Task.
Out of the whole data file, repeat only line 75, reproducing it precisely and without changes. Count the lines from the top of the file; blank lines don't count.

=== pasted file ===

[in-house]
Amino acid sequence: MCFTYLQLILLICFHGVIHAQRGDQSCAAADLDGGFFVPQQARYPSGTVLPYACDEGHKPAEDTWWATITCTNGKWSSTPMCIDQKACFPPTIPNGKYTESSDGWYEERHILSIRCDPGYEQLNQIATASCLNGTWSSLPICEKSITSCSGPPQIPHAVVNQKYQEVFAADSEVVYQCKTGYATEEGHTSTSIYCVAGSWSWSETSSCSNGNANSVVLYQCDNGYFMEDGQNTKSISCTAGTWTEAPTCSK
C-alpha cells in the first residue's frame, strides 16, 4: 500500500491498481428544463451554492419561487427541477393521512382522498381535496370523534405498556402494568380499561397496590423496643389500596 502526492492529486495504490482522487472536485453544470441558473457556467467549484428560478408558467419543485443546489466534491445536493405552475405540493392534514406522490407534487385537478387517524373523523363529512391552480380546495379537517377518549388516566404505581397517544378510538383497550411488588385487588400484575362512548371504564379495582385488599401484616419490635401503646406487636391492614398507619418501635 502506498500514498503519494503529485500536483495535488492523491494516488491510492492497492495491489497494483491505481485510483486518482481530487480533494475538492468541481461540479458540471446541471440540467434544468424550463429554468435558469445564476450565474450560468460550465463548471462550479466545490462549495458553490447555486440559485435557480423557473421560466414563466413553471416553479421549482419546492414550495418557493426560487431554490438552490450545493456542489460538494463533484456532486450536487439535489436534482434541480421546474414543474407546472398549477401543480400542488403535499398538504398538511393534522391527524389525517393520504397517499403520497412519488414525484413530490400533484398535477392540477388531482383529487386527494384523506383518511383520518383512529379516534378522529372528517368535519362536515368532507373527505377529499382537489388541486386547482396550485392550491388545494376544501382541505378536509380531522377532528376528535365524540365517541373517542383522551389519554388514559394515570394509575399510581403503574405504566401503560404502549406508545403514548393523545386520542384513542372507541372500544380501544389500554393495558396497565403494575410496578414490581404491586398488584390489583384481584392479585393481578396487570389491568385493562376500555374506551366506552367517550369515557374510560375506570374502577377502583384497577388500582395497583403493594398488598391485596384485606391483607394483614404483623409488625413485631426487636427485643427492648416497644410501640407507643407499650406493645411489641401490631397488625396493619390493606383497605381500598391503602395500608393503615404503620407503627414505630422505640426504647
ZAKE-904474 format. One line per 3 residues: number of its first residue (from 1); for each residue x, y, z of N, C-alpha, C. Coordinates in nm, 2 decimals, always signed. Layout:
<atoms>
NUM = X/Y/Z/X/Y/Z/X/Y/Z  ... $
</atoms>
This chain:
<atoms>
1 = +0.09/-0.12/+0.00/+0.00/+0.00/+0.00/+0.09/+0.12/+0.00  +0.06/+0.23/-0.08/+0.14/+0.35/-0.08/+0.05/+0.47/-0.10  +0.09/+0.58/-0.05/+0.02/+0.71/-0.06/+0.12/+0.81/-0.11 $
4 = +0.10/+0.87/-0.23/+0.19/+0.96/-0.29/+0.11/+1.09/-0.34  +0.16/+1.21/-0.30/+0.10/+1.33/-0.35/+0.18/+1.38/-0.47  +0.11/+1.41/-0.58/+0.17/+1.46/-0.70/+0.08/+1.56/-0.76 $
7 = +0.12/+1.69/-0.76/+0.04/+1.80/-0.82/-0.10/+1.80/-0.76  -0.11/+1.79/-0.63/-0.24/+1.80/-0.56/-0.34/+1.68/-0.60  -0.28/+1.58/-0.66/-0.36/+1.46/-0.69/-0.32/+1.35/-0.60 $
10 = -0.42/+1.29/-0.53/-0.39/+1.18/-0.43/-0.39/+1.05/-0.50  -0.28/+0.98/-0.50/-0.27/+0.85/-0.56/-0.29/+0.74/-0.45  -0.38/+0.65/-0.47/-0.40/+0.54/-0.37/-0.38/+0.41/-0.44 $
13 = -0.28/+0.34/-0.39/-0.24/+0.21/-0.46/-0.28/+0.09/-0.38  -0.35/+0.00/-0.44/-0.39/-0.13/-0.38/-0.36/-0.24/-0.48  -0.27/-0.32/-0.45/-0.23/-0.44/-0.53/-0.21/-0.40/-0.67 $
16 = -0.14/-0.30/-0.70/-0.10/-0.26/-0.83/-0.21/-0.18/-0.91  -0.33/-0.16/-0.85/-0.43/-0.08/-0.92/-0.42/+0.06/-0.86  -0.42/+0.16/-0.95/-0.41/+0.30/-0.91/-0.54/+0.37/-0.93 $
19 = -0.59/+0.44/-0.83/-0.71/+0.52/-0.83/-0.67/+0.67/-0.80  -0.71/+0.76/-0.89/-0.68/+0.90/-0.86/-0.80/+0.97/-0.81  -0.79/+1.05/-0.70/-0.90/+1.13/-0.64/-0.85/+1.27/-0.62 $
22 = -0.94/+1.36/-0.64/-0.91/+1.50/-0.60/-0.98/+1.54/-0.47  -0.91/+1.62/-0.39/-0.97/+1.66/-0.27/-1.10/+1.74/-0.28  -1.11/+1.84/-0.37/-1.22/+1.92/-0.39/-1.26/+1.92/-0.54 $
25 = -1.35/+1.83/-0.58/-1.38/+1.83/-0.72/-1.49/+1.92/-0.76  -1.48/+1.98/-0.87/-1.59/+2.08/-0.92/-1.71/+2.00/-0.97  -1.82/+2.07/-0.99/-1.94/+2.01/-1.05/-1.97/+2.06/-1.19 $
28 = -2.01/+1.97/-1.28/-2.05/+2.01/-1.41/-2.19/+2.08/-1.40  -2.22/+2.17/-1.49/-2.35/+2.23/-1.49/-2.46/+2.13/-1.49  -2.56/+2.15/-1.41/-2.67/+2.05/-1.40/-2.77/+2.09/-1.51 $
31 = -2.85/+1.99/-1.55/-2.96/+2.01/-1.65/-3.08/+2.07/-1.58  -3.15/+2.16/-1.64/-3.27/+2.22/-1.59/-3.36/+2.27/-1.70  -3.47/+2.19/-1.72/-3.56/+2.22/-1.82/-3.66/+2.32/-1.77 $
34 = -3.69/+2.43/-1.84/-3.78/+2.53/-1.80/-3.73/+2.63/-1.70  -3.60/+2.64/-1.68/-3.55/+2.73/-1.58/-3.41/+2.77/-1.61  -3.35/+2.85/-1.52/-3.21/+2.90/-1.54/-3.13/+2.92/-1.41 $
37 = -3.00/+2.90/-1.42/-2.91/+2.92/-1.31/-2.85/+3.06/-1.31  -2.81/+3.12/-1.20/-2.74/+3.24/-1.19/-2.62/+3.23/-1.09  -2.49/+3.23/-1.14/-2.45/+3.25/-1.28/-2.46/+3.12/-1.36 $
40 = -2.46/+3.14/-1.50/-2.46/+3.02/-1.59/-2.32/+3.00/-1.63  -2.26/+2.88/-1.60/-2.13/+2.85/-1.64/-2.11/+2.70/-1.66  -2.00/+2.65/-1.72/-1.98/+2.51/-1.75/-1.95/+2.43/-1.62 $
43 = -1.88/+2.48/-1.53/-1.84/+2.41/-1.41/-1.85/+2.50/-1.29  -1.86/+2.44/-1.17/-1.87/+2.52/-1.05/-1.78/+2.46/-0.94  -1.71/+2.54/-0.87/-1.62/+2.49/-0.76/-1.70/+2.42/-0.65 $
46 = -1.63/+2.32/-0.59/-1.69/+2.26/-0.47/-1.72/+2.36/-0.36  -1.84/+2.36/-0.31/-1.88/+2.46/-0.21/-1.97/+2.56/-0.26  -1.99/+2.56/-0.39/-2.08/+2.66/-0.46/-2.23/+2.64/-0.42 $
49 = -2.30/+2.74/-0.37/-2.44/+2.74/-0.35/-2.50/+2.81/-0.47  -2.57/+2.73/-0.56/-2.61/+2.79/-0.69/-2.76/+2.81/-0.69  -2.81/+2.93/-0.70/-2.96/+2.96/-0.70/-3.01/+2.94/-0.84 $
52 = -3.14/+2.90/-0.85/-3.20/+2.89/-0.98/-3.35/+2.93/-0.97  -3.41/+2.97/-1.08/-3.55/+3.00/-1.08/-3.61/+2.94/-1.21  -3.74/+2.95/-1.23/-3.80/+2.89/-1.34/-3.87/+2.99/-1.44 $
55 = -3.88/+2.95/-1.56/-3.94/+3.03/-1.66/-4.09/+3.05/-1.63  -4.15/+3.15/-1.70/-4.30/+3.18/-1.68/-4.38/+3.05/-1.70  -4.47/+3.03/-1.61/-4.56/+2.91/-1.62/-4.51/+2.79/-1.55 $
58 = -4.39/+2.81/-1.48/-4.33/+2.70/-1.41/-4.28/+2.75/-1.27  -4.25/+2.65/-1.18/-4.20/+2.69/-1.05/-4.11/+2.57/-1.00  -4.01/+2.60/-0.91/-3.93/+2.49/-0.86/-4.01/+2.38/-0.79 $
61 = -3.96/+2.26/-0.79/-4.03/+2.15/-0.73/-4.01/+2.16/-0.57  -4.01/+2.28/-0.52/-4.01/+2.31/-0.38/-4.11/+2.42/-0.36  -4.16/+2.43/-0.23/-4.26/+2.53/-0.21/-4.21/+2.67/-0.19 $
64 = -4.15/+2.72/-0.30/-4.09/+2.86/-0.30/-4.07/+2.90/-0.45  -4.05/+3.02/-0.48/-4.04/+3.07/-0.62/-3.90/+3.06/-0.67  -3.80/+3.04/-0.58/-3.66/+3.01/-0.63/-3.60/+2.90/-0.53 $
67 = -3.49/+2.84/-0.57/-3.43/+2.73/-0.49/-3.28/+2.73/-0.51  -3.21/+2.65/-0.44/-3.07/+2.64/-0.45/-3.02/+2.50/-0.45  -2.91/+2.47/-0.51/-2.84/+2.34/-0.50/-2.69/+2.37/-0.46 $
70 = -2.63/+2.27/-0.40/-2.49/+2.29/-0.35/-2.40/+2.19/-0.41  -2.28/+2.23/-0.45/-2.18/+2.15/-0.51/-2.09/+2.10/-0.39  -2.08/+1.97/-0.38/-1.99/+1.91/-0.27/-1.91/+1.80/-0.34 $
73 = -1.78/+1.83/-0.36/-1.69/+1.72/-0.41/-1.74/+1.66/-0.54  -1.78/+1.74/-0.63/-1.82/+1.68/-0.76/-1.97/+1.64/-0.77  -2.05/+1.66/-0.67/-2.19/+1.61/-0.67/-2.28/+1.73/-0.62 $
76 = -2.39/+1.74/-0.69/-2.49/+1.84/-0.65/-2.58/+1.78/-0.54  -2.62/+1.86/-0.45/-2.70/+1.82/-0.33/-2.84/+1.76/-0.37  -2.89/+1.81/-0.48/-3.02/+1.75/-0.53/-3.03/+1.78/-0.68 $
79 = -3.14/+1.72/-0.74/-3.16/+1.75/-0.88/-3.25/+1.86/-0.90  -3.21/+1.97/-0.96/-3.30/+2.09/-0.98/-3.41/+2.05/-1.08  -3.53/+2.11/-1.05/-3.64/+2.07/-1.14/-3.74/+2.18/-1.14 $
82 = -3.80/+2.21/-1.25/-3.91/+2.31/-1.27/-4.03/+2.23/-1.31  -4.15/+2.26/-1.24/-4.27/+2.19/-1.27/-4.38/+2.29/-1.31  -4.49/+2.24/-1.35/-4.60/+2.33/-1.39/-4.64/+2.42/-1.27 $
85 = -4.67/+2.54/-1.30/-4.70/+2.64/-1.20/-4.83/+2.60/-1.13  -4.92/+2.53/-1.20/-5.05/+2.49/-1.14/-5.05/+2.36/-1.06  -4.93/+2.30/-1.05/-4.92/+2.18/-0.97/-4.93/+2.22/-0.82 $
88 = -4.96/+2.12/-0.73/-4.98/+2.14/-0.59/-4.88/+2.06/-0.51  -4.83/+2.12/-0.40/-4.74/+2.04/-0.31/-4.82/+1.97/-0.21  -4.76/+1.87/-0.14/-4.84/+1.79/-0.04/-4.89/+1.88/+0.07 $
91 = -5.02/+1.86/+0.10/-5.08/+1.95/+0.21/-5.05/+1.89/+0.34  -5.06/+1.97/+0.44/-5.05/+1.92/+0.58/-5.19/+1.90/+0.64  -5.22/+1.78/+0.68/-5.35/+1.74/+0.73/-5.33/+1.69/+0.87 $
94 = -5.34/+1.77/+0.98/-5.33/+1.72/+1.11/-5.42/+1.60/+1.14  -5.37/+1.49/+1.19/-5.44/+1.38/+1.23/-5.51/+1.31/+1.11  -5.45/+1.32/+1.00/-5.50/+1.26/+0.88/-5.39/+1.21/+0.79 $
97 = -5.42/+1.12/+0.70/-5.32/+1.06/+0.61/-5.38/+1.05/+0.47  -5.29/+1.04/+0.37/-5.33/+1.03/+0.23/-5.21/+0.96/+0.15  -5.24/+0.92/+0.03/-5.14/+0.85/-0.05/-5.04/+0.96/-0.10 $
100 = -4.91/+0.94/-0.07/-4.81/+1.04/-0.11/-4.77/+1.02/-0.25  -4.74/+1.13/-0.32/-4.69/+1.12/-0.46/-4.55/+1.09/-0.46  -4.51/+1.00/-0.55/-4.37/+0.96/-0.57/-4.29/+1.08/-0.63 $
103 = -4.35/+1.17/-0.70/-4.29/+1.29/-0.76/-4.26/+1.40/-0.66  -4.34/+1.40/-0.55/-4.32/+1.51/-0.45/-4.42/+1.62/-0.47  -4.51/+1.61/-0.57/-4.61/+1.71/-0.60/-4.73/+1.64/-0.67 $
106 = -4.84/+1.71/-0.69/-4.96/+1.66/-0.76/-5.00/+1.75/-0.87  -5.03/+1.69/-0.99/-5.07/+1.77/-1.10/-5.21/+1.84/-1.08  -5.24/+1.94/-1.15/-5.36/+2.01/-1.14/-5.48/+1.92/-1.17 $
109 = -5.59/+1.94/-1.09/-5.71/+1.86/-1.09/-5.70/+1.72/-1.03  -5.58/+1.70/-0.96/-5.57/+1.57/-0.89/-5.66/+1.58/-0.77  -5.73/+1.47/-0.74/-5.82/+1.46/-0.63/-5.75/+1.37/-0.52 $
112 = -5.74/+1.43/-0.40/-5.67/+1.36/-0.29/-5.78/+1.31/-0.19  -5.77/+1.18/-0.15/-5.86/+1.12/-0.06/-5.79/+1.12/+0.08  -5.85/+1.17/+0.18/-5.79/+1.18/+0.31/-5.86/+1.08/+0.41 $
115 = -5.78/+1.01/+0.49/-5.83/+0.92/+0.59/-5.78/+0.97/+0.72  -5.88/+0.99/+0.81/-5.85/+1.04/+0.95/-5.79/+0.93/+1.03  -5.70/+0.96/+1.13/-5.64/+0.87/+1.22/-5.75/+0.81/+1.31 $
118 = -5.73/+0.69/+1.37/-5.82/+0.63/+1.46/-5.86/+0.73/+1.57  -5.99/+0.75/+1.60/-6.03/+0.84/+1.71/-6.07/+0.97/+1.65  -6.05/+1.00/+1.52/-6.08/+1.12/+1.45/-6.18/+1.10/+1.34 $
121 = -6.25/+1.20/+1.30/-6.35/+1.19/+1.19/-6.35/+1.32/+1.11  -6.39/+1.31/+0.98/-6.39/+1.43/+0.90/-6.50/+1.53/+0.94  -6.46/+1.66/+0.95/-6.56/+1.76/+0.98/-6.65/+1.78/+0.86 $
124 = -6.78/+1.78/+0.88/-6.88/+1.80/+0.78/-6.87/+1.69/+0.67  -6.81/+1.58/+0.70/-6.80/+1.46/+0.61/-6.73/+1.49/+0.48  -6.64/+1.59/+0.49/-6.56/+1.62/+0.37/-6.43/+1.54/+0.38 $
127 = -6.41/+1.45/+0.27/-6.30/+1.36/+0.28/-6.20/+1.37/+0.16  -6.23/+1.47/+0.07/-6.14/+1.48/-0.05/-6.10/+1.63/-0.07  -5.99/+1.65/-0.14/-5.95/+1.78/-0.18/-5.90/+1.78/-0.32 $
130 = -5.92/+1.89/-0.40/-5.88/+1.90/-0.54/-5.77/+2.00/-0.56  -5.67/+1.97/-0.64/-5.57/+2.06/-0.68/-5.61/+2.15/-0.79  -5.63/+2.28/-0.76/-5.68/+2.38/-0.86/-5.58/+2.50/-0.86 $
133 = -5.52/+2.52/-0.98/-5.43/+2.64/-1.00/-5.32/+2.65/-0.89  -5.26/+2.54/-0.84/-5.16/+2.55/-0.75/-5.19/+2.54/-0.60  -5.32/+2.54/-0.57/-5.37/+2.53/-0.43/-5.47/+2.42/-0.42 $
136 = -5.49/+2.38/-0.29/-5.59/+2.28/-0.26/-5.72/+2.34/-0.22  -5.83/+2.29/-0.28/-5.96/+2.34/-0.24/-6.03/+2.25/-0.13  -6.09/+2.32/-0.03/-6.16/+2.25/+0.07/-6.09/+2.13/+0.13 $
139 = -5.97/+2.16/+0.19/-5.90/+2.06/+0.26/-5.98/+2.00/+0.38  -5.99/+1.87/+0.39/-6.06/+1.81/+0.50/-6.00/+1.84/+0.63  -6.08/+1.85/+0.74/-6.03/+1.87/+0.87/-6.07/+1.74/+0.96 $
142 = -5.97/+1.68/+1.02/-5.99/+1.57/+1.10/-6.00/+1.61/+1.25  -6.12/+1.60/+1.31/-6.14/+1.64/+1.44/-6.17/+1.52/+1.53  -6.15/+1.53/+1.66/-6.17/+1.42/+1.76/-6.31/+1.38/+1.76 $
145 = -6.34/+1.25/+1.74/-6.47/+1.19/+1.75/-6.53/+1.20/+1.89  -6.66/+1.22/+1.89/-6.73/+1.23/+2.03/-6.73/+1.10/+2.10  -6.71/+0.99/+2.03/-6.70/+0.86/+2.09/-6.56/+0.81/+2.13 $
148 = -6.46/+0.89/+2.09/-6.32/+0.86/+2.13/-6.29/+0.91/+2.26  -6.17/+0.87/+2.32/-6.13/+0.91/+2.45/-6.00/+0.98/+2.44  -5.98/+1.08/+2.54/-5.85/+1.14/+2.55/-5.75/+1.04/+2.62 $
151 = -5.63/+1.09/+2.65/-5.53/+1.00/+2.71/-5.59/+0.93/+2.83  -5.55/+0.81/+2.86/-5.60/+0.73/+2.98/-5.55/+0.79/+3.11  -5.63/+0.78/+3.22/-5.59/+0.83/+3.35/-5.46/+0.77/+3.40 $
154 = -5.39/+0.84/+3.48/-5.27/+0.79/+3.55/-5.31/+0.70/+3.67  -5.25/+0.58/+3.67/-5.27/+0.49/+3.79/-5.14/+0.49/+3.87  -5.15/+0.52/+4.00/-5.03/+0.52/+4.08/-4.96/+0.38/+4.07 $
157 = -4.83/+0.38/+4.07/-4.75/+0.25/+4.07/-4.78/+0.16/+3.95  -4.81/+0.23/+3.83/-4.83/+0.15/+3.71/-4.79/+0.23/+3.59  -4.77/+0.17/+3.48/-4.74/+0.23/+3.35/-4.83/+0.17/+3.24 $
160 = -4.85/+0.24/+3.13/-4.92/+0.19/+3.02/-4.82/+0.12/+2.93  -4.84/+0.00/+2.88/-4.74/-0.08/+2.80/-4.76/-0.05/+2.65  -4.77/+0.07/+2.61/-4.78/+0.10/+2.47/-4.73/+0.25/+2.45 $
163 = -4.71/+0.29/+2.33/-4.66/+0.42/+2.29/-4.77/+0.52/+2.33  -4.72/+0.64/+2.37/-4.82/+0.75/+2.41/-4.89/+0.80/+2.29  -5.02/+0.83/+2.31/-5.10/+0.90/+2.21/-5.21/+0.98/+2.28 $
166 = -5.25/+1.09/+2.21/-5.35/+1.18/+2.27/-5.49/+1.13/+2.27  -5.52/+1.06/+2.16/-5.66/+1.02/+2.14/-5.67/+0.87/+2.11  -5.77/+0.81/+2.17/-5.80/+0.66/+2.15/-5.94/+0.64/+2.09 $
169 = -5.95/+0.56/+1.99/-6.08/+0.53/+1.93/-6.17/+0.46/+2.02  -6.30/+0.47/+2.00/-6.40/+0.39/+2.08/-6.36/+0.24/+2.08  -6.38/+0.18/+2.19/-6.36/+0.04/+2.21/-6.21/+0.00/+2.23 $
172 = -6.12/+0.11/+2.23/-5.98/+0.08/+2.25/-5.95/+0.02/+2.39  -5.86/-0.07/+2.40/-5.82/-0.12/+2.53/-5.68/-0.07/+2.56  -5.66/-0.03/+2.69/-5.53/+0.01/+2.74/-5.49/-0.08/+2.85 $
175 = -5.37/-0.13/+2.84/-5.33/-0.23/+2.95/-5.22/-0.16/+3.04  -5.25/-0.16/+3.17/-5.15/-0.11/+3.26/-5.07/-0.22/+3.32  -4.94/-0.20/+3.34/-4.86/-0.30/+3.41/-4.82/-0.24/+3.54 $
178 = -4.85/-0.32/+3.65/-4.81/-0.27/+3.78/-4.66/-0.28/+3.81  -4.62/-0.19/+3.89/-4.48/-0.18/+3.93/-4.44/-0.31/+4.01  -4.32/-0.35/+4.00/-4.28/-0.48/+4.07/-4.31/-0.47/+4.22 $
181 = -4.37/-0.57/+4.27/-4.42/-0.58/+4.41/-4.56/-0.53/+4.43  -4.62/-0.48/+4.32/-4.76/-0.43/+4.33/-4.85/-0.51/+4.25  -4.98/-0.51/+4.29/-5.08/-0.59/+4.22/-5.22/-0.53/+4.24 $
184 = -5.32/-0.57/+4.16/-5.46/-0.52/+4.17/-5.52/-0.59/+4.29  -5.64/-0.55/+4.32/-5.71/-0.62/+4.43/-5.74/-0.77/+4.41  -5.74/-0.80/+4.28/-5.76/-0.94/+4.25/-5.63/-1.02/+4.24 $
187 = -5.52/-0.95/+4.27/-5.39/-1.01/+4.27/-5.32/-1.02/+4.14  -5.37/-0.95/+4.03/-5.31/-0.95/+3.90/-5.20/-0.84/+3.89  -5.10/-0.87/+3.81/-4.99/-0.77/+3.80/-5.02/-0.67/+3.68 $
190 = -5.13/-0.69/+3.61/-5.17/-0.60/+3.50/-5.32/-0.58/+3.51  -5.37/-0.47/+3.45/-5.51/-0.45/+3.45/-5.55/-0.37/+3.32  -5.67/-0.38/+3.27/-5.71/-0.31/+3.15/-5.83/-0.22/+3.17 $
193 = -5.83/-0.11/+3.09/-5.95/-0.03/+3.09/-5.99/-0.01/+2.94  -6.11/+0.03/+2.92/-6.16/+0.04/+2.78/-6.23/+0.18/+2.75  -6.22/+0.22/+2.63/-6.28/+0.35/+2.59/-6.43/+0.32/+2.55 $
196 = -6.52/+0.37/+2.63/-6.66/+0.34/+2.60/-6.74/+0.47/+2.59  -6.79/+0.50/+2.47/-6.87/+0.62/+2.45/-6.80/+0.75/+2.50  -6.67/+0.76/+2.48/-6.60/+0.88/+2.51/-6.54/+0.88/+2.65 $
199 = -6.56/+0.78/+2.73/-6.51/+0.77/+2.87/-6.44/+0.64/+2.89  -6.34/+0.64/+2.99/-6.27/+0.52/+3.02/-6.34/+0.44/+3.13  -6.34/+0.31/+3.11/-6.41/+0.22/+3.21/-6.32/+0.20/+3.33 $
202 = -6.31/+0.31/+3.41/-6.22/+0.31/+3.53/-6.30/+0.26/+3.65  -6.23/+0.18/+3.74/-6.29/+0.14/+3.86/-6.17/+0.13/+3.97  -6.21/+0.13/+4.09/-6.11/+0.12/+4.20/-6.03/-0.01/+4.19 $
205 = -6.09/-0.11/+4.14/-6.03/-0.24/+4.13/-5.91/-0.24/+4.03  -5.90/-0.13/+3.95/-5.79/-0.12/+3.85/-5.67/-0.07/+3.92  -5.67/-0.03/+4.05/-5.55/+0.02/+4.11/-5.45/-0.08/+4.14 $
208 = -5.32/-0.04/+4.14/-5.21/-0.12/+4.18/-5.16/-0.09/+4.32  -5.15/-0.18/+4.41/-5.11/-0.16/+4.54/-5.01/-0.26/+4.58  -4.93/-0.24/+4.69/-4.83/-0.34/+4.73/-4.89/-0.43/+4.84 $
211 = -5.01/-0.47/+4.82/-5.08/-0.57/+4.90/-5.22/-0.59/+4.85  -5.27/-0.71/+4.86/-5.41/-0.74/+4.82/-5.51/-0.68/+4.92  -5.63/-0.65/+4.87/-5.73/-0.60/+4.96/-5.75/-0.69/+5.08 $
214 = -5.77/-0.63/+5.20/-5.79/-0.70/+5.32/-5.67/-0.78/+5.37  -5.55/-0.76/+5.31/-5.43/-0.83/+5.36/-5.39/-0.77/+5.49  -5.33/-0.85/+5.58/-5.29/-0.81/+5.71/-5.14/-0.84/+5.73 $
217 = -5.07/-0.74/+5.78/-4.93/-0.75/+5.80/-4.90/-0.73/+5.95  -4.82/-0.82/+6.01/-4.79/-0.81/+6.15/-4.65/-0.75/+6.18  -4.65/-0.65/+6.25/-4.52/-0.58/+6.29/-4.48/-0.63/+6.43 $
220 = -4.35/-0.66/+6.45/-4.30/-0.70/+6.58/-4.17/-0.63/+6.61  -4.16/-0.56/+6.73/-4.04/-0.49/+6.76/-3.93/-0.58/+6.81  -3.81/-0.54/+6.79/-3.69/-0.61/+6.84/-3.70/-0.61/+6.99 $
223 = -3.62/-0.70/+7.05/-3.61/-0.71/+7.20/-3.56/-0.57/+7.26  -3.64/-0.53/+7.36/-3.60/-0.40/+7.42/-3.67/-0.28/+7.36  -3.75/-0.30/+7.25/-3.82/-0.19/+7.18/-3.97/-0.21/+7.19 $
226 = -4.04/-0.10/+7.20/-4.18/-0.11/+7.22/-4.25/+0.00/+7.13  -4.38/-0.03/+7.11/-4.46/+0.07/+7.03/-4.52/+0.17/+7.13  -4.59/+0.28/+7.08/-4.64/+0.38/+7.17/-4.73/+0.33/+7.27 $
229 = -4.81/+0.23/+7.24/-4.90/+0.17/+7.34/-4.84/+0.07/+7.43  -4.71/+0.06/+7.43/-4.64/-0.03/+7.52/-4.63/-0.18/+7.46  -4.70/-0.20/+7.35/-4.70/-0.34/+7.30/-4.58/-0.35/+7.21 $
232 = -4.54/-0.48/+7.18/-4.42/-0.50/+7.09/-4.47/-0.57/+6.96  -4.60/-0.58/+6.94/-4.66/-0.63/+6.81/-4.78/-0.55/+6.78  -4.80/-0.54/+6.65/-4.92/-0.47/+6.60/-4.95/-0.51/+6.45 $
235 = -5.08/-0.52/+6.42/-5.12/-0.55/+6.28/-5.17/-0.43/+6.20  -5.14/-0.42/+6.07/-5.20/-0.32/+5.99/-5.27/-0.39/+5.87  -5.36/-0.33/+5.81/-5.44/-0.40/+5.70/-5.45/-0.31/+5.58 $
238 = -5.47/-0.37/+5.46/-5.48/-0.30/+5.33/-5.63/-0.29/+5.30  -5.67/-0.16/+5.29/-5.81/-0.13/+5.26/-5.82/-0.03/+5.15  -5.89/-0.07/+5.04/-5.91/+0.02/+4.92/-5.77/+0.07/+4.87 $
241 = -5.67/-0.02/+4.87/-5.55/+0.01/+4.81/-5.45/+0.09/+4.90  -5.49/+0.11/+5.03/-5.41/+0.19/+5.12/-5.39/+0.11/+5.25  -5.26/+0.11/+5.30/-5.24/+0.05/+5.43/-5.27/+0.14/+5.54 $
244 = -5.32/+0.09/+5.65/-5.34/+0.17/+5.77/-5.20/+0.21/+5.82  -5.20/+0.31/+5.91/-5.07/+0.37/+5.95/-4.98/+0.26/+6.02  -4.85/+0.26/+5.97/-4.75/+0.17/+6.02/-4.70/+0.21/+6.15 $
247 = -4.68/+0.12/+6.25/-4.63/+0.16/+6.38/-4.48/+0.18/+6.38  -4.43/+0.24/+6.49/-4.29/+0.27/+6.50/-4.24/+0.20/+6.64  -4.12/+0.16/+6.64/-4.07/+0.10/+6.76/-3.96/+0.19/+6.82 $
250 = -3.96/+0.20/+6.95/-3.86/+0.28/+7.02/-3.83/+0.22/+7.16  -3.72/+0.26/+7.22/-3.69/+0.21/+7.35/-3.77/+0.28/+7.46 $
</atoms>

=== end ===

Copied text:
196 = -6.52/+0.37/+2.63/-6.66/+0.34/+2.60/-6.74/+0.47/+2.59  -6.79/+0.50/+2.47/-6.87/+0.62/+2.45/-6.80/+0.75/+2.50  -6.67/+0.76/+2.48/-6.60/+0.88/+2.51/-6.54/+0.88/+2.65 $